Brown ready for next chapter after 23 seasons with Wittenberg Tigers

A month after he stepped down as Wittenberg coach, Brown said he plans to seek part-time employment in college admissions, financial aid, or career development and a volunteer coaching job at one of the colleges around Indianapolis.

Brown, 64, said he would be an assistant who “when I tell you what I’m going to do, I’ll do it, but maybe one who isn’t going to be there every single game or I’d be right back in the same trap — of life and family things being dictated by my schedule — and it’s time that’s over.”

Brown and his wife Kay moved to Indiana because she’s from the Indianapolis area and found a good job as a nurse practitioner. The couple also wanted to be closer to their sons.

Chris Brown is in his third year of graduate school at Indiana University in Bloomington. He’s studying for a PhD in chemistry. Tom Brown is entering his final season of football at Butler University and studying as a graduate student in accounting. He’s already been offered two jobs for next year.

Brown’s family situation was the biggest reason he stepped down this year rather than coach one more season. He also has hoped for many years to leave the next coach with a roster full of talent. The Tigers return their top four scorers and eight of their top 10 scorers, plus a strong recruiting class, next year for Matt Croci, who was named head coach last week.

“If I went one more year, then you would be losing five senior letterwinners,” Brown said. “That’s another factor. You put all those together, and there was just a higher being saying, ‘This is the time.’ ”

Brown stepped down June 2. He’s Wittenberg’s all-time winningest coach with a career record of 483-167. Counting head coaching jobs at Wooster (1982-83) and Kenyon (1984-89), he was 543-266. He ranks 11th in Division III history in career victories.

The West Liberty-Salem High School and Wittenberg graduate lived a dream. When he was hired in May 1993, after four seasons at Kenyon, Brown told reporters, “I have no desire to become a Division I head coach. Wittenberg is the North Carolina of Division III basketball. I came back because this is a special place to me. It is the ultimate competitive challenge to continue the tradition of excellence in basketball the school has.”

Brown did just that, reaching the national semifinals in his first season and losing the national championship game 59-56 on a last-second 3-pointer by Virginia Wesleyan’s TonTon Balenga in 2006.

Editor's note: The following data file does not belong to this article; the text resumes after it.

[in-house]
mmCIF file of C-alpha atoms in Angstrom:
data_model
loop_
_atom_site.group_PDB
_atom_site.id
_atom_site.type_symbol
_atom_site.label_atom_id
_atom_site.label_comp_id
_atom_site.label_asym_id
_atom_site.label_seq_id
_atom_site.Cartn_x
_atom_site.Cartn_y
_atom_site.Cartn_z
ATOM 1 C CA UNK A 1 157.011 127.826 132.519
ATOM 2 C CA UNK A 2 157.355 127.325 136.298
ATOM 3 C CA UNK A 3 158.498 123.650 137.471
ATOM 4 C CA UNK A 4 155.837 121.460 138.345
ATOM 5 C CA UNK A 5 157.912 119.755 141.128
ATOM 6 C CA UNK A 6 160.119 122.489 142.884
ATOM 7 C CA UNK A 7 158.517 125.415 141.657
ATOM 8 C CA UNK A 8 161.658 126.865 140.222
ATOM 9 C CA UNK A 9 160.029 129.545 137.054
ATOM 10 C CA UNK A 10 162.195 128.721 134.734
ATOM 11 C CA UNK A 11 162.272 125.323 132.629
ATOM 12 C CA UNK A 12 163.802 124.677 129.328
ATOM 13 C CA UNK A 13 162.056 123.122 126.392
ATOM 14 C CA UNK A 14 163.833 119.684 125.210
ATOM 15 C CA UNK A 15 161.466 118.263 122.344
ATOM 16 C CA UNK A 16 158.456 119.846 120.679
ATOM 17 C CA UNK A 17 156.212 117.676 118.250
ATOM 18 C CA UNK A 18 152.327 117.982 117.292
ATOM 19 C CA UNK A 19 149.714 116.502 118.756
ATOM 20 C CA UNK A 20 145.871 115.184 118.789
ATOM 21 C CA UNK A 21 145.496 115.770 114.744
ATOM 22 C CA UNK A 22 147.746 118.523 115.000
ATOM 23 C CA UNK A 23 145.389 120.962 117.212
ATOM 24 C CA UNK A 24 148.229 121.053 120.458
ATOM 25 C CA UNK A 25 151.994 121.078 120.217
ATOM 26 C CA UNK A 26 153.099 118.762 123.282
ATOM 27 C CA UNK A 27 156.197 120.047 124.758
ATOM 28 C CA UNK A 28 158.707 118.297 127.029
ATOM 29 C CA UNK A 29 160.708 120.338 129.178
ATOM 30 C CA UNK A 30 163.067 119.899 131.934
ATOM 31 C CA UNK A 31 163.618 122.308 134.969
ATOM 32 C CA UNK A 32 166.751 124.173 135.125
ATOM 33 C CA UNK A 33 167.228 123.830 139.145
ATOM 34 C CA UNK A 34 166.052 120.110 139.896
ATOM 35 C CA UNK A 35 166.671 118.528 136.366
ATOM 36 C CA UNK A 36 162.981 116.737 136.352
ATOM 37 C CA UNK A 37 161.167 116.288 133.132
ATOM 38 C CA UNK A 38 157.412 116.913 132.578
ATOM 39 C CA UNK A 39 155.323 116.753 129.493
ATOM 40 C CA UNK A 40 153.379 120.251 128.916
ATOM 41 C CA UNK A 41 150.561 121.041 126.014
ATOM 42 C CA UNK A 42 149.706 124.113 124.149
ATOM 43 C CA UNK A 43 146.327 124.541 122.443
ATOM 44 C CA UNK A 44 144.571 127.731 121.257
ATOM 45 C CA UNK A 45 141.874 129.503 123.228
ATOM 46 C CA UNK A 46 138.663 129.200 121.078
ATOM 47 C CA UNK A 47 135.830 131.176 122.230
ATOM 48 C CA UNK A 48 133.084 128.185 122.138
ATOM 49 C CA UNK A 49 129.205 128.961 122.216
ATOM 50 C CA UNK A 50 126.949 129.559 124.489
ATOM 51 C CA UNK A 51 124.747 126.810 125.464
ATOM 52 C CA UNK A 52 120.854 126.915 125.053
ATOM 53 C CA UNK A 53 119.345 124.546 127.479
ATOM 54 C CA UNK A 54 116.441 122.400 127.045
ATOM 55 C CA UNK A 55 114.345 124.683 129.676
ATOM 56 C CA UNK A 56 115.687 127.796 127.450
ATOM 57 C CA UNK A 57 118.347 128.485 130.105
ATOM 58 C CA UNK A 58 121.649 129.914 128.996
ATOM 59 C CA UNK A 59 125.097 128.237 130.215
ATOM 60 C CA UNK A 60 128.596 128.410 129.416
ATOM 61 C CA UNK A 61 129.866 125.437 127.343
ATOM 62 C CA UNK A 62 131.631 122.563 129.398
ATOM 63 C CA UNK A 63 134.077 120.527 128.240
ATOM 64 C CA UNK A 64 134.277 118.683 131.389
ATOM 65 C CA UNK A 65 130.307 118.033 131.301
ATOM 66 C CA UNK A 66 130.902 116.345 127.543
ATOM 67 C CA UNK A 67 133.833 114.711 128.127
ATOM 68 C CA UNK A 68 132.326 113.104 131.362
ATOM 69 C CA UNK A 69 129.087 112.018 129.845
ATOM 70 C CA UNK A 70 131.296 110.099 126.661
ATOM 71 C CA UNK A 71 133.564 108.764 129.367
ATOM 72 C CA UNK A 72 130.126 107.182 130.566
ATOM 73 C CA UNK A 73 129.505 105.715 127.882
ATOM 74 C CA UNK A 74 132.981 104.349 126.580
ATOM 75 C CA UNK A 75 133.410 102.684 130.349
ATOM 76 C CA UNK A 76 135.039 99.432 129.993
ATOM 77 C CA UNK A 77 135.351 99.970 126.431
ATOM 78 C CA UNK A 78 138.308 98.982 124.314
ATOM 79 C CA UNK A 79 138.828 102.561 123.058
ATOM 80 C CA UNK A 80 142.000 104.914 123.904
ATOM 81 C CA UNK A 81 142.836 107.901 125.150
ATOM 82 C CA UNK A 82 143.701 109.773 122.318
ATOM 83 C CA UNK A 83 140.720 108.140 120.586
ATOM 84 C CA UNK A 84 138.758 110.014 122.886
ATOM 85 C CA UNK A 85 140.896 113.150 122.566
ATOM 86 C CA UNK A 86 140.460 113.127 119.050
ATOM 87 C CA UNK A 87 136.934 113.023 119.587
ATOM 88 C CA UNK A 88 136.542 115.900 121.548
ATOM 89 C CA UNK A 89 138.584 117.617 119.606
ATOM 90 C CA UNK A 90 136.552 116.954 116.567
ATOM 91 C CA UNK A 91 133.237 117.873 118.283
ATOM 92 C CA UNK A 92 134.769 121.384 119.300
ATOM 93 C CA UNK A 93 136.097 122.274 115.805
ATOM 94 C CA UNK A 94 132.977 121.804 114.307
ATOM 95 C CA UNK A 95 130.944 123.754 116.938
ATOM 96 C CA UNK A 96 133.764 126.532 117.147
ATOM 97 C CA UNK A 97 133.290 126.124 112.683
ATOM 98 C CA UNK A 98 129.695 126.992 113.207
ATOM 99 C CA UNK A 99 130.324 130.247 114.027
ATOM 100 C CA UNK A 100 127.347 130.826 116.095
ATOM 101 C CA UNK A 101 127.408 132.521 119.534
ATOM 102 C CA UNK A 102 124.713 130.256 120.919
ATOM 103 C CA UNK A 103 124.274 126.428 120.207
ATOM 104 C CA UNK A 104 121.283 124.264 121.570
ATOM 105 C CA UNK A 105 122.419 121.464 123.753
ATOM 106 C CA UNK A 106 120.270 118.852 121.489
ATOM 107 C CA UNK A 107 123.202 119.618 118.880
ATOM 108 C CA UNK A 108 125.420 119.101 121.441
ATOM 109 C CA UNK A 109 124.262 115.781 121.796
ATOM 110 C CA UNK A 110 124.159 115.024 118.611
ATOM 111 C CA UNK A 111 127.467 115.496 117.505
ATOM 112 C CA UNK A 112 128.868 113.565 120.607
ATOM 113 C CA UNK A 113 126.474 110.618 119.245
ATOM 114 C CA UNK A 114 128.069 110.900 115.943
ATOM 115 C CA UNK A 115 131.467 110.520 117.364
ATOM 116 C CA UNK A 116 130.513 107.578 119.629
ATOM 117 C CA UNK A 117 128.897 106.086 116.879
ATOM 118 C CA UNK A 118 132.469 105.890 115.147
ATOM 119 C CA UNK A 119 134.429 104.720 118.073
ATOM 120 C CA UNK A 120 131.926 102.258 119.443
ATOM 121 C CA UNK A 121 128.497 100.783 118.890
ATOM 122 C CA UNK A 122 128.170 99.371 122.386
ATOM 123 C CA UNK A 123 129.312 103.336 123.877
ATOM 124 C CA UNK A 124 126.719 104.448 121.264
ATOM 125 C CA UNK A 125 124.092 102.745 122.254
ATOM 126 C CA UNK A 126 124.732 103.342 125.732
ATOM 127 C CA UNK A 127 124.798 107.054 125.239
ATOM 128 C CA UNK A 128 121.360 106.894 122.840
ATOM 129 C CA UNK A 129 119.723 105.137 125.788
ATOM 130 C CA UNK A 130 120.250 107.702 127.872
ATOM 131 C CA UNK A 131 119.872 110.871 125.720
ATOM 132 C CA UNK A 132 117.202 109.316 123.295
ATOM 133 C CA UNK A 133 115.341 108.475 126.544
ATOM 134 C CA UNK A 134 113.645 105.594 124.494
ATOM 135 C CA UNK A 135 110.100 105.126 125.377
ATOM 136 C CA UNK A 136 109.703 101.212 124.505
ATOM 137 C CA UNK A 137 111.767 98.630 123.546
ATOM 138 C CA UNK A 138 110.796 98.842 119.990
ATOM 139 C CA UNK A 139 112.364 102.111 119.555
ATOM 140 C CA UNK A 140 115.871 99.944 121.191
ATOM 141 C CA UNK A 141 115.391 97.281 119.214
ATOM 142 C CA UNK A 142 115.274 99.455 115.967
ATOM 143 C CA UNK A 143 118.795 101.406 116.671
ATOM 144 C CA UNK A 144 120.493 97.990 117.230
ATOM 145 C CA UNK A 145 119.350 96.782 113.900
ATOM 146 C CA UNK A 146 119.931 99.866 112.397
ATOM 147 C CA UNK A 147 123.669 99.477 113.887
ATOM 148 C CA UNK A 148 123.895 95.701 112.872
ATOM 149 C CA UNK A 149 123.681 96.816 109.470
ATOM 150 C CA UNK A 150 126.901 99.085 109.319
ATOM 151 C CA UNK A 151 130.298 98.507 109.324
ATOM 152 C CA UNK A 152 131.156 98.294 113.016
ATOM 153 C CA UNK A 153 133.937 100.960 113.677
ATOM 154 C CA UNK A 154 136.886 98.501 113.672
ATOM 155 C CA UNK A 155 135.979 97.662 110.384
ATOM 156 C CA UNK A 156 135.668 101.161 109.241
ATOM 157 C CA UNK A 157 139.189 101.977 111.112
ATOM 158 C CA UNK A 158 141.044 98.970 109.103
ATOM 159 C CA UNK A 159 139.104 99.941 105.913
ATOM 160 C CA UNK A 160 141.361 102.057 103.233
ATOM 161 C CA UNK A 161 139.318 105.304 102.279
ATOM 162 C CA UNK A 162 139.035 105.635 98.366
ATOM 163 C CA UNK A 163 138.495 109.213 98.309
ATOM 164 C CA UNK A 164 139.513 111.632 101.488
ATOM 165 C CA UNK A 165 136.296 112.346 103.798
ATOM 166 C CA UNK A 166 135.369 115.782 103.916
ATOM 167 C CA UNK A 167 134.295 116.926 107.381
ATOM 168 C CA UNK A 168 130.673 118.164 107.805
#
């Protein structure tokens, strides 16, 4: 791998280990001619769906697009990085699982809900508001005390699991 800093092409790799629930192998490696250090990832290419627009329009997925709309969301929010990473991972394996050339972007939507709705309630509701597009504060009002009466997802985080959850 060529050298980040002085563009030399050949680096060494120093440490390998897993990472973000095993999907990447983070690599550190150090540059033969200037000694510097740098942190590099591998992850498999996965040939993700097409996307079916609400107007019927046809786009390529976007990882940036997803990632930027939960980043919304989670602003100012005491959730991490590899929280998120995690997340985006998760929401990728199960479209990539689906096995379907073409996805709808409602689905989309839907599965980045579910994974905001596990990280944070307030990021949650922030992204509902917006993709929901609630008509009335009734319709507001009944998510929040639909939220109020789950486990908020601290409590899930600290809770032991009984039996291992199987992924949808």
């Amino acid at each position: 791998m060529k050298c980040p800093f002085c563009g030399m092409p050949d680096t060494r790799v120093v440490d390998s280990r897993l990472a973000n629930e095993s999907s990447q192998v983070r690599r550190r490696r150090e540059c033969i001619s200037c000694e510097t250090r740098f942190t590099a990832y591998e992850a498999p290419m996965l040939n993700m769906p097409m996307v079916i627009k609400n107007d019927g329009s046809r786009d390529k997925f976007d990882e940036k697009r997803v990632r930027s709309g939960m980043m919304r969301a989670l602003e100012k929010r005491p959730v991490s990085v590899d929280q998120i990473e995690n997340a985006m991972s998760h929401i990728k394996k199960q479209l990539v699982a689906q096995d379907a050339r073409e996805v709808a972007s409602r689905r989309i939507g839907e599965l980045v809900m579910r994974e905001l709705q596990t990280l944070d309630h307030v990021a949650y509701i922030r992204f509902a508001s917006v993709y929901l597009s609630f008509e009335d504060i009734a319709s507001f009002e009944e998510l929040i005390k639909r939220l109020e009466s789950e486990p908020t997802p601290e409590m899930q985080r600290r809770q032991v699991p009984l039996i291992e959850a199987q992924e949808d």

“I would hope all of us would be remembered for how we shined in the face of real athletic adversity of losing a national title on the last shot,” Brown said. “I told the guys after the game, ‘We’ve got a chance to shine even more brightly than if we won, and we did.’ ”

That 2005-06 team featured two players who rank ninth and 10th in career scoring at Wittenberg: Dan Russ (1,472) and Dane Borchers (1,461). Brown also coached Wittenberg’s all-time assists leader (Anthony Robinson: 618, 1993-96) and its all-time leader in 3-pointers (Chris Sullivan: 241, 2008-11).

Those are just a few of the many players who made their names under Brown.

Brown hopes he’s remembered as a coach who “cared about people off the court for more than what they could do for us on the court” and as someone “who lived Wittenberg basketball 24-7 and that it showed up and our players felt that level of preparation.”

Brown leaves knowing the program is in good hands. He wanted Croci, who was a senior in Brown’s first season, to get the job but knew he couldn’t guarantee it. Athletic Director Gary Williams saw the importance of keeping the program in the hands of a Wittenberg graduate.

“I’m a Wittenberg guy through-and-through,” Brown said. “We have new leadership in terms of the athletic director, and you never really know what a (non-Wittenberg grad) is going to do. Matt is a Witt guy. When we asked him to take Travis (Schwab’s) place, I certainly knew and hoped he would have a really great shot at becoming the next head coach. … I’m just really pleased it’s in a Wittenberg person’s hands.”

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